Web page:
The Last Day

By Nancy Toomey - Ordinary Time/All Saints 2011


Helen followed Mama from the road through the cold, iron gate and tripped on the curb where cobblestone ended and grassy lawn interrupted slabs of stone in rows. She tucked her hands up inside her cuffs, her coat’s sleeves now one long black arc swooping from shoulder to shoulder. It was here, above the cradle of that arc, that she felt her own heart pumping black in her veins, its heat pulsing to the ends of her fingers. She felt it, viscous, slow, trapped in there like she was trapped here, its insidious weight scraping along the coarsely textured insides of her arteries. Florence had had red blood and Helen had seen Jack’s blue through the pale skin on his forearms under his sleeves. Her blood too, had once been red. She’d seen it ooze through her knee once after a fall but that was long before she’d ever come here.


She lingered near a stone and traced its letters with her fingers. Smooth as glass. Her hand, hot within, felt cool relief. If Mama didn’t notice, she would just wait here. But Mama stopped at a small rise. With the bright sky behind her, she was a pale statue, like the sandstone angel just to the west, except for the lack of wings. Mama gestured with an impatient hand and became flesh and blood again, dark clothing wrapping her from head to foot, a fluttering kerchief tied tightly over her hair. Helen ran. Helen let her mother pull her into a cold hard embrace through layers of spun wool, a dry kiss to her hair through her tight hat, then a tug toward the tiny half sized slab where their family name, SAND, flickered while the sun flirted with an overhead branch.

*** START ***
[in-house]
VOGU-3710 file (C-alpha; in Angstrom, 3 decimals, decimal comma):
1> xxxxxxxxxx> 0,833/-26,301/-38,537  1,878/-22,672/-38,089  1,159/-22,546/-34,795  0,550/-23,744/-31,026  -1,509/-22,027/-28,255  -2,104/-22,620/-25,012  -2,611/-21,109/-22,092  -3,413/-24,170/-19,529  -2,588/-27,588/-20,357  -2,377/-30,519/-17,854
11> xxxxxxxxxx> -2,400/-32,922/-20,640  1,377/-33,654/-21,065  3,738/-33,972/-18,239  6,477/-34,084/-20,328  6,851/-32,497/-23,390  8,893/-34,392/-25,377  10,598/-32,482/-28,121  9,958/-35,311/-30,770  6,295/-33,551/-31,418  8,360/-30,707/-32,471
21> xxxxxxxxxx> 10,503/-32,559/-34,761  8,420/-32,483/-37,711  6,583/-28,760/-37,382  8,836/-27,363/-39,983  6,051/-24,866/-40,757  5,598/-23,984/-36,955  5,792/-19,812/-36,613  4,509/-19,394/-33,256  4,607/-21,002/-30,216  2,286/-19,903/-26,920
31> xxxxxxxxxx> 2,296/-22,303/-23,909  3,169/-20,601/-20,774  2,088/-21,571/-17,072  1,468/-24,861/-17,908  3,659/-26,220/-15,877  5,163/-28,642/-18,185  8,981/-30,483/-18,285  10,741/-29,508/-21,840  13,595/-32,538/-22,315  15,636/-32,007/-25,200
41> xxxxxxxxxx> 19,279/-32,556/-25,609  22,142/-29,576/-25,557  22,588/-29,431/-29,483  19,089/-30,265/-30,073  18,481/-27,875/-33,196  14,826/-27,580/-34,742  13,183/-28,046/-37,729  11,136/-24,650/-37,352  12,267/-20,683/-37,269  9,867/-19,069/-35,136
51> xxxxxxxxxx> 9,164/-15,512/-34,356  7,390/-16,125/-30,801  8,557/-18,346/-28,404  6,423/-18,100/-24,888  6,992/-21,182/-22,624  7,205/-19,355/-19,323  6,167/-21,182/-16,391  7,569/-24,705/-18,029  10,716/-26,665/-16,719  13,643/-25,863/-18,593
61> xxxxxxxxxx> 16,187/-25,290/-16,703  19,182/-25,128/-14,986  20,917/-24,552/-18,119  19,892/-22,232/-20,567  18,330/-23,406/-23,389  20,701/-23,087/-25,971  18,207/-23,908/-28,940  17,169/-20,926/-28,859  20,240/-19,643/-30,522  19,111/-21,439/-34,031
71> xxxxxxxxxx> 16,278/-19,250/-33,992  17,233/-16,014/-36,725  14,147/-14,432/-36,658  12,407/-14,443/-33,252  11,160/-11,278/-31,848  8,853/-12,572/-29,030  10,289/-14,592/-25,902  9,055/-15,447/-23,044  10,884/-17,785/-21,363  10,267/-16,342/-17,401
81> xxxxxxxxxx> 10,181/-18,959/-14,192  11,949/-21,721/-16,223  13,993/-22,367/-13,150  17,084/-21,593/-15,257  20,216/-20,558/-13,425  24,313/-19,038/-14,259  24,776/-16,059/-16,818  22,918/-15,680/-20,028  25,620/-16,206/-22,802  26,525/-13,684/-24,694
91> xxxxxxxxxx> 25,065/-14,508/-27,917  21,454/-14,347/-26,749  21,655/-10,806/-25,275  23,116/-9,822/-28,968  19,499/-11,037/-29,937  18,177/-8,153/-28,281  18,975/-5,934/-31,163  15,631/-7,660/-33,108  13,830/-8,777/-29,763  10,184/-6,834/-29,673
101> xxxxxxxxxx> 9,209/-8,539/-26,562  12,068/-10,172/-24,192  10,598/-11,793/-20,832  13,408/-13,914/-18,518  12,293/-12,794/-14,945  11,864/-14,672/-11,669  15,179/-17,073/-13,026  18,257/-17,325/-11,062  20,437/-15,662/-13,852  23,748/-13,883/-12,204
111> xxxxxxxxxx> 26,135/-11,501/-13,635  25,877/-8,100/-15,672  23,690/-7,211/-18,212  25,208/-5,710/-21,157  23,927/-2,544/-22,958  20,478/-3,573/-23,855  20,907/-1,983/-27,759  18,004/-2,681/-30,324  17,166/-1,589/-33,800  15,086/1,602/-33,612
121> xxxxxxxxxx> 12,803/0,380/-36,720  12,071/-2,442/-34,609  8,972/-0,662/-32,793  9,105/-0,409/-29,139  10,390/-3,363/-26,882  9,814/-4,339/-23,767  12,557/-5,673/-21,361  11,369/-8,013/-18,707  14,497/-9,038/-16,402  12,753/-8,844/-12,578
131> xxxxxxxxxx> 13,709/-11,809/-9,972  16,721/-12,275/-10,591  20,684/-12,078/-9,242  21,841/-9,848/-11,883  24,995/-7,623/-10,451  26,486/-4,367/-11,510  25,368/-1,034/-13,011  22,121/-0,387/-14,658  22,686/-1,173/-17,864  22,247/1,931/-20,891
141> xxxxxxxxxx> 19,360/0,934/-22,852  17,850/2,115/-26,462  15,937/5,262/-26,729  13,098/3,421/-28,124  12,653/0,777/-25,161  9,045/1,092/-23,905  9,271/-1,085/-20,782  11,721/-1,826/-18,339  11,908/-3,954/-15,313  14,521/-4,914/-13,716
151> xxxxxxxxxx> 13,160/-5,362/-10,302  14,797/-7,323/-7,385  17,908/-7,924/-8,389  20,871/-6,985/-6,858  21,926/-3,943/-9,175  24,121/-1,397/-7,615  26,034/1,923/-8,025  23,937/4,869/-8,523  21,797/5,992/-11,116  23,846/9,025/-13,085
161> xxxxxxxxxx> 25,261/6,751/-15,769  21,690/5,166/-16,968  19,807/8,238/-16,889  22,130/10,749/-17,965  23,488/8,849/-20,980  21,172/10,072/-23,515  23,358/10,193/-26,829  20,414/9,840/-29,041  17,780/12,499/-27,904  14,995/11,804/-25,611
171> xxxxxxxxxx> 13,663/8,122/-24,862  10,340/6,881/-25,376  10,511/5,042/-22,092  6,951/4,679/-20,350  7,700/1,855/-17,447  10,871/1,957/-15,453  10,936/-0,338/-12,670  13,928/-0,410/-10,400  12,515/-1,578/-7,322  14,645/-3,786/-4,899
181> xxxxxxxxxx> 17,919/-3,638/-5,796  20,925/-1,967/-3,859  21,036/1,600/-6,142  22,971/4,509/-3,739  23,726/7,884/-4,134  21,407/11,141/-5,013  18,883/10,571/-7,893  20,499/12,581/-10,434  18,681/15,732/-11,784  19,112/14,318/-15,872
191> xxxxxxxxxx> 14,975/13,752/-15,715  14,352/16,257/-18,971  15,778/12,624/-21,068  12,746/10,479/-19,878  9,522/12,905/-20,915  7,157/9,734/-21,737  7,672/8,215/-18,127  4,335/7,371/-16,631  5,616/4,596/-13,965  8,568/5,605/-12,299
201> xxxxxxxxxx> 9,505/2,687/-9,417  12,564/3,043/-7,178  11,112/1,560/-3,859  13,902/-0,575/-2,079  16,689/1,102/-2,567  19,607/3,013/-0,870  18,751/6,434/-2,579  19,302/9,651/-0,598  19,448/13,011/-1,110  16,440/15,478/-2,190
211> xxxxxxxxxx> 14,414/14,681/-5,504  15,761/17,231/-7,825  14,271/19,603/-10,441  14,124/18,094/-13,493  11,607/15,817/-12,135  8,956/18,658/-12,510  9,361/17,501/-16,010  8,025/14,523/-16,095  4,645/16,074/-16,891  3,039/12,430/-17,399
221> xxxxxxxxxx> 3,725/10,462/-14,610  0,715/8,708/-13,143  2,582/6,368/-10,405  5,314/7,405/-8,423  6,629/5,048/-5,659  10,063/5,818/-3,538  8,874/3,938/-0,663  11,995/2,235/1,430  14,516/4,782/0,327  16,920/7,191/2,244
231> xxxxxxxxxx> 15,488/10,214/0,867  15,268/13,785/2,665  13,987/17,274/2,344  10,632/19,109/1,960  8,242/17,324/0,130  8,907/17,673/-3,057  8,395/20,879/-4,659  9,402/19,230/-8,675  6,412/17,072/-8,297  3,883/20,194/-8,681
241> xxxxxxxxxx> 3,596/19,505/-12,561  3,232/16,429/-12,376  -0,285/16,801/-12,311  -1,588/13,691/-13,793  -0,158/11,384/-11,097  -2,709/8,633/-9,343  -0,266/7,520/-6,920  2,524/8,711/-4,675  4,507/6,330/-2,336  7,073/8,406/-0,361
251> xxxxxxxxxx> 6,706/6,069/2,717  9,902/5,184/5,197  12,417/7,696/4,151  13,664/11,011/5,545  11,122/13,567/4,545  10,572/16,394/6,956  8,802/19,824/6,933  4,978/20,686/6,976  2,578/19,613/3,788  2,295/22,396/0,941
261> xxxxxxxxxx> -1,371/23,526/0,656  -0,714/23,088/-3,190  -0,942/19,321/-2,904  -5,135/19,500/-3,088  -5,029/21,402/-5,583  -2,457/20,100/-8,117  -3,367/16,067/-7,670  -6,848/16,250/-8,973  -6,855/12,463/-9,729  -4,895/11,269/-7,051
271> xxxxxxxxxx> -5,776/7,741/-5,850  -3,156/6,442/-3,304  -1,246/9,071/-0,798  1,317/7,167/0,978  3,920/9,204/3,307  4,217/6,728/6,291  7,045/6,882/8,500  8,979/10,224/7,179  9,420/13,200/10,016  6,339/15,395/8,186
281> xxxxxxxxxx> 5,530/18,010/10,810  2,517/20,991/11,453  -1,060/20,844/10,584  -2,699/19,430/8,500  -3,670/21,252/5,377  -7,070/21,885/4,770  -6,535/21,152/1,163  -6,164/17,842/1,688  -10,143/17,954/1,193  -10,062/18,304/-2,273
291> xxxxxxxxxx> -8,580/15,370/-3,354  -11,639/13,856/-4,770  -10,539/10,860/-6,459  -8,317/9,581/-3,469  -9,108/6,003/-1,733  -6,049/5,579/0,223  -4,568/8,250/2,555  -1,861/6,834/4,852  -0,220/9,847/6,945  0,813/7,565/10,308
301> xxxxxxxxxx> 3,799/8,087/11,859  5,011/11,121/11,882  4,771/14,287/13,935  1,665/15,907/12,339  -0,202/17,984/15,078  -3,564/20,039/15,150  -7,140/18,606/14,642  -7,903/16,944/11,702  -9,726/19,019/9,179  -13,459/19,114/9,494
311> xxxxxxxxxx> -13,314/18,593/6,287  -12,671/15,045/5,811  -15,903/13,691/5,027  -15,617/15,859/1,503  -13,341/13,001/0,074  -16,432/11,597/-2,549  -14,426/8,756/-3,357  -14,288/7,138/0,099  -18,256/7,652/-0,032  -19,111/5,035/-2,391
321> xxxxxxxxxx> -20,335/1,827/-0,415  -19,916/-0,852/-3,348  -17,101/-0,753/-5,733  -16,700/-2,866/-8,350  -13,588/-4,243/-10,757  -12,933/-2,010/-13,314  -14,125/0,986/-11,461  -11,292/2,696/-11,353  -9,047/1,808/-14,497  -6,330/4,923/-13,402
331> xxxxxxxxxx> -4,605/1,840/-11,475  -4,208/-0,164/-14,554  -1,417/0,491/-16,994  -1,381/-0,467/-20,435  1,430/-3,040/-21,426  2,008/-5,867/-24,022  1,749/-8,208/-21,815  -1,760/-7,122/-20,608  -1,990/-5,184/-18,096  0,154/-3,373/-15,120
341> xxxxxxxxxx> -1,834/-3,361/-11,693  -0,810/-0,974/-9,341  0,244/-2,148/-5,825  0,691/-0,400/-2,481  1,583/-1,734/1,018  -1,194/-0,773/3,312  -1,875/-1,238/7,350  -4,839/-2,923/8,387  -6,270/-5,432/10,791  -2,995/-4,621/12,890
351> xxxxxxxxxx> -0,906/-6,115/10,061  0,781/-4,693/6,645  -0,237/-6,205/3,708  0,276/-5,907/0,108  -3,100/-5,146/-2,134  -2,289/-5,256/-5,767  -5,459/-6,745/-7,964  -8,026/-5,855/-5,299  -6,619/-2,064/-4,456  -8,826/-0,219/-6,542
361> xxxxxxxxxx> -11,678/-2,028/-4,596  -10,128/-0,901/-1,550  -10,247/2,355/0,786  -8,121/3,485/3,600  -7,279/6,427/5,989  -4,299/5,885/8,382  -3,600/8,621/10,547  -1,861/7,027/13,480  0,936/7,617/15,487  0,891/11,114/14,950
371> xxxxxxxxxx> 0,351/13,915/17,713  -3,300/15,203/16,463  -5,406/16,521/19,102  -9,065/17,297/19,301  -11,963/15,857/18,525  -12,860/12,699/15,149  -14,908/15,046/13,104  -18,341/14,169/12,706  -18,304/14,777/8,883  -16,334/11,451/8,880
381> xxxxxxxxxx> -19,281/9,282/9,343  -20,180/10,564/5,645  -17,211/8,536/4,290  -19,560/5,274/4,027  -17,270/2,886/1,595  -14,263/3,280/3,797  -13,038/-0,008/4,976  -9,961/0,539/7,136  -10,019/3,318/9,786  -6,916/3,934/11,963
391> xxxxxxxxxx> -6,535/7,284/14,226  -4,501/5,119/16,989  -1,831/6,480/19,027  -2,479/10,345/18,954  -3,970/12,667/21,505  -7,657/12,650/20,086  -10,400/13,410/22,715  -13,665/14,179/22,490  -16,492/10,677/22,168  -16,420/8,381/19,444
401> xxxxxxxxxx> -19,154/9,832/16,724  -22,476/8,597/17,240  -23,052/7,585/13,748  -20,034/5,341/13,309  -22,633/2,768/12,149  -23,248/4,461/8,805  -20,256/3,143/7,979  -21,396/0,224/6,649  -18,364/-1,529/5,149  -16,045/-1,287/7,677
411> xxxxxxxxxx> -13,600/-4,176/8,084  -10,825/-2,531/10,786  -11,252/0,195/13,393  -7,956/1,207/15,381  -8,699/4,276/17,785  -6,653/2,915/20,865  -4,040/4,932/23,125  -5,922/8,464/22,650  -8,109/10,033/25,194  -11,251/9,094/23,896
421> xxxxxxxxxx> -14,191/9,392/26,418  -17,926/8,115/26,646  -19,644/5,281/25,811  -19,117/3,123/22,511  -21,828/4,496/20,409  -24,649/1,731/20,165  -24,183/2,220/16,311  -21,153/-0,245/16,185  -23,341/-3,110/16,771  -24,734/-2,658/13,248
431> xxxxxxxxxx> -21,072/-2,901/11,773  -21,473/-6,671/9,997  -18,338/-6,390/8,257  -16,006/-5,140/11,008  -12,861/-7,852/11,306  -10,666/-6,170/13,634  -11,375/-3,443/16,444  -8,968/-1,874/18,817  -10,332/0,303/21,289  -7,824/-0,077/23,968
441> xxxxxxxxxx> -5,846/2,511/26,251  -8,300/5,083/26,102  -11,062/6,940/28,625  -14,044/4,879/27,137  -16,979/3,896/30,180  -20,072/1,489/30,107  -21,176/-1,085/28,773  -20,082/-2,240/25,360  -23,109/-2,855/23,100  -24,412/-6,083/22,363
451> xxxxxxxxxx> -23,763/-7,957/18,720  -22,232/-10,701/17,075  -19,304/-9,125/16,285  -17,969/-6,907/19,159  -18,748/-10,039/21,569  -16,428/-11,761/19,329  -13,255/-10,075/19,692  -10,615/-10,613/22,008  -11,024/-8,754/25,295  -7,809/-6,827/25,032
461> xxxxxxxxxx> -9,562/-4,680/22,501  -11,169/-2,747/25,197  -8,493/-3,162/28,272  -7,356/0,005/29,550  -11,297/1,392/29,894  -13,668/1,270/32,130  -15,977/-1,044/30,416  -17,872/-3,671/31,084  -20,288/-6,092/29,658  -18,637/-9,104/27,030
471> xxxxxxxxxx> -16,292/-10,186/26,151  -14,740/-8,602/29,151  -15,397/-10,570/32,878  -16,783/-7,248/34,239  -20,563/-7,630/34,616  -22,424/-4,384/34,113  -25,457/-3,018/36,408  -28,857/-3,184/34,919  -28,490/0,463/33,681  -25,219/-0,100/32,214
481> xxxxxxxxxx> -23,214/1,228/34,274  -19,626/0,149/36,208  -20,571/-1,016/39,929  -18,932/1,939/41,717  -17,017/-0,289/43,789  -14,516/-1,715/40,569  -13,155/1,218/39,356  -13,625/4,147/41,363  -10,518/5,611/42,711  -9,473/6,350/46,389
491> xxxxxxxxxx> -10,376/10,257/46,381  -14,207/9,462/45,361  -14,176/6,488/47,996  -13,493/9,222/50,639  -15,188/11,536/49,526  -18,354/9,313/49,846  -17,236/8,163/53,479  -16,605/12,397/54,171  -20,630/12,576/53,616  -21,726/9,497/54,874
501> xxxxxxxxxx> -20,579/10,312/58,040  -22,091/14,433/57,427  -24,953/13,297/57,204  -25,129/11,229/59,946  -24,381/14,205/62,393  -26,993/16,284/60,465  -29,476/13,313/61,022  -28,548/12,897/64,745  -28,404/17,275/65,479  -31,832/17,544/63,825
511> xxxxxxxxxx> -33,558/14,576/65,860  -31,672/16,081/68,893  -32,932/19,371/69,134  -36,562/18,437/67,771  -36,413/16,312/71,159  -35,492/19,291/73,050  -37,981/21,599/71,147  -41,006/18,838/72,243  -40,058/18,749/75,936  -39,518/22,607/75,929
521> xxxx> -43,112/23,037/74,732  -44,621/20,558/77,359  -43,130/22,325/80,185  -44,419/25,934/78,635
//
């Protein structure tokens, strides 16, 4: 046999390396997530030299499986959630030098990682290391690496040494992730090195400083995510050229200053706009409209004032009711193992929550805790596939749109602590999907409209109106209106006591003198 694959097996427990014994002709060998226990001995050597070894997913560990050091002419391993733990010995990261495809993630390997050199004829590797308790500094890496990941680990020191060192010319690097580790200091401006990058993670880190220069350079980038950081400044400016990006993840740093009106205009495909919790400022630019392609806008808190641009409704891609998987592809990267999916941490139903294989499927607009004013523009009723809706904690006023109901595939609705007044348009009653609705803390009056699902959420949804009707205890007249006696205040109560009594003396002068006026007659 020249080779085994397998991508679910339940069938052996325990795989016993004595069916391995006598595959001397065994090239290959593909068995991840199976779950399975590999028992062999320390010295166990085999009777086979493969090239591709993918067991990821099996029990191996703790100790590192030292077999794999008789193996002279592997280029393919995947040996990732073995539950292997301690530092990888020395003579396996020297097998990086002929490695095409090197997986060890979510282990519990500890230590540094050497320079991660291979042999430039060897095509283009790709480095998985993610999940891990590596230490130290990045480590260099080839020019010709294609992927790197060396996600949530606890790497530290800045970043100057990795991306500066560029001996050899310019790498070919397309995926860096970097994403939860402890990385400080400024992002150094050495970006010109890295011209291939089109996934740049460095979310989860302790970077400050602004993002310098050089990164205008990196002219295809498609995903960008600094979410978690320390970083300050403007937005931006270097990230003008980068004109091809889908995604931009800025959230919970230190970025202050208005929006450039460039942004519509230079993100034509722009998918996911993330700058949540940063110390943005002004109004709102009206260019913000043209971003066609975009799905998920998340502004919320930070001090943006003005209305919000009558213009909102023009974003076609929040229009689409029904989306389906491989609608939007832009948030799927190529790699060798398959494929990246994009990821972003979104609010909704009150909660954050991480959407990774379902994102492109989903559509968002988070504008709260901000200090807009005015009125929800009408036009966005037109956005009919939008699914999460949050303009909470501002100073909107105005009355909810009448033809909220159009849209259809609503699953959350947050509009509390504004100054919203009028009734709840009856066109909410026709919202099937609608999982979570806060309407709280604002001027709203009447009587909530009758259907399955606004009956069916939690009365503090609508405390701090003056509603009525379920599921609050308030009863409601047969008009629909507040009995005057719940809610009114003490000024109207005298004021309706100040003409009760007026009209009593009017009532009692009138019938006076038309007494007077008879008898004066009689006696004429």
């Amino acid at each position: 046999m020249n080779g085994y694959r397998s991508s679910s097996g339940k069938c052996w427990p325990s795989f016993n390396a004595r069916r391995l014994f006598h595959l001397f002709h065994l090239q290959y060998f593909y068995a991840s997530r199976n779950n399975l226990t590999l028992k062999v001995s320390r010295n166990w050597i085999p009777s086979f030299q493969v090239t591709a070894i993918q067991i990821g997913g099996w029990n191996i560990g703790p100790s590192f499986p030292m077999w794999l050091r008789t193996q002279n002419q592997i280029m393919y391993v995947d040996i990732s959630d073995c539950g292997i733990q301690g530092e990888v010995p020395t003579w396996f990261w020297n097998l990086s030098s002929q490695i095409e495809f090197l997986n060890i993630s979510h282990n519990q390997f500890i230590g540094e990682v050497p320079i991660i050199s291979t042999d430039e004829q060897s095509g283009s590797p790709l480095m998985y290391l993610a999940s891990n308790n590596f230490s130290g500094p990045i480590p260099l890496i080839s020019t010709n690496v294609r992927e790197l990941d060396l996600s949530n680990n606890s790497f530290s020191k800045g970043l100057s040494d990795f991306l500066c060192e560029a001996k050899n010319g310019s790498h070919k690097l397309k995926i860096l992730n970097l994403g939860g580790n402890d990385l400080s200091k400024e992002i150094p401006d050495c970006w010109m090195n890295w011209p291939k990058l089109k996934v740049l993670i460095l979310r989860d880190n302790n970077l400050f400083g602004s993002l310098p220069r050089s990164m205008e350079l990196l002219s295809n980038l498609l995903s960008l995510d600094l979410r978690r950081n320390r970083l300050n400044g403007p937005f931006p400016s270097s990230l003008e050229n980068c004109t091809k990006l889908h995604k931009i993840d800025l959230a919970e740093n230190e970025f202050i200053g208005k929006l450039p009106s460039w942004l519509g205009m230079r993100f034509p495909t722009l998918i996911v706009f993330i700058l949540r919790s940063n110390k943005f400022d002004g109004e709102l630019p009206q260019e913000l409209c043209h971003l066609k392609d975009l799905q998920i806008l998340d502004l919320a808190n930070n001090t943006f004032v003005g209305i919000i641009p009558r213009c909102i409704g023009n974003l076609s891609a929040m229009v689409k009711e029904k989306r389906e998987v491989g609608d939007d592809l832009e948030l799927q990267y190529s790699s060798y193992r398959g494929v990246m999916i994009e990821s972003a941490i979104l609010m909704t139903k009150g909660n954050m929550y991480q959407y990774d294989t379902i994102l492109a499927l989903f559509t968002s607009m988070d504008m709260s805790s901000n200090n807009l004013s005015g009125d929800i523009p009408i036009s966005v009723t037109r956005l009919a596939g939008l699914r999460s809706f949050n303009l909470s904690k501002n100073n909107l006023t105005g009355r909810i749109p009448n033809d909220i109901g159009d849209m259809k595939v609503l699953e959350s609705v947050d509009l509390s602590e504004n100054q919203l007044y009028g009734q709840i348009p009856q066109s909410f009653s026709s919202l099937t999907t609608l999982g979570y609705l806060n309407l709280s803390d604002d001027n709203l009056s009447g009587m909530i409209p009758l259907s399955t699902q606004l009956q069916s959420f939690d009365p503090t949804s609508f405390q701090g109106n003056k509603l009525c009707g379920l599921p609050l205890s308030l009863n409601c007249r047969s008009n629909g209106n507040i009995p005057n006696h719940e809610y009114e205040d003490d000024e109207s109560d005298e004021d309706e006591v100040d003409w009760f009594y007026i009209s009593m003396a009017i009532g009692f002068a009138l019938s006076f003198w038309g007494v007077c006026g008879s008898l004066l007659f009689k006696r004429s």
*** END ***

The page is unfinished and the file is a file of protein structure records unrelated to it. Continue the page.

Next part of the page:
Mama turned her back to the blue sky and tossing wind. Helen let Mama position her by her side although she would have preferred the sun on her face. Her eyes rested on the etched name, Florence. Helen calculated her dead sister’s age. Born 1904. Died 1908. Helen knew Mama thought she prayed when she stood there next to her. Like the black in her veins, the arithmetic was Helen’s secret. Florence would be eight this year. I was seven when she died. I am eleven.


Mama fell across the frozen earth and buried her face in dry yellow grass; her arms embraced the little granite slab. Helen looked toward the gate and the road and saw with relief there was nobody nearby. Helen heard “Flo, my little girl, my flower, my angel…”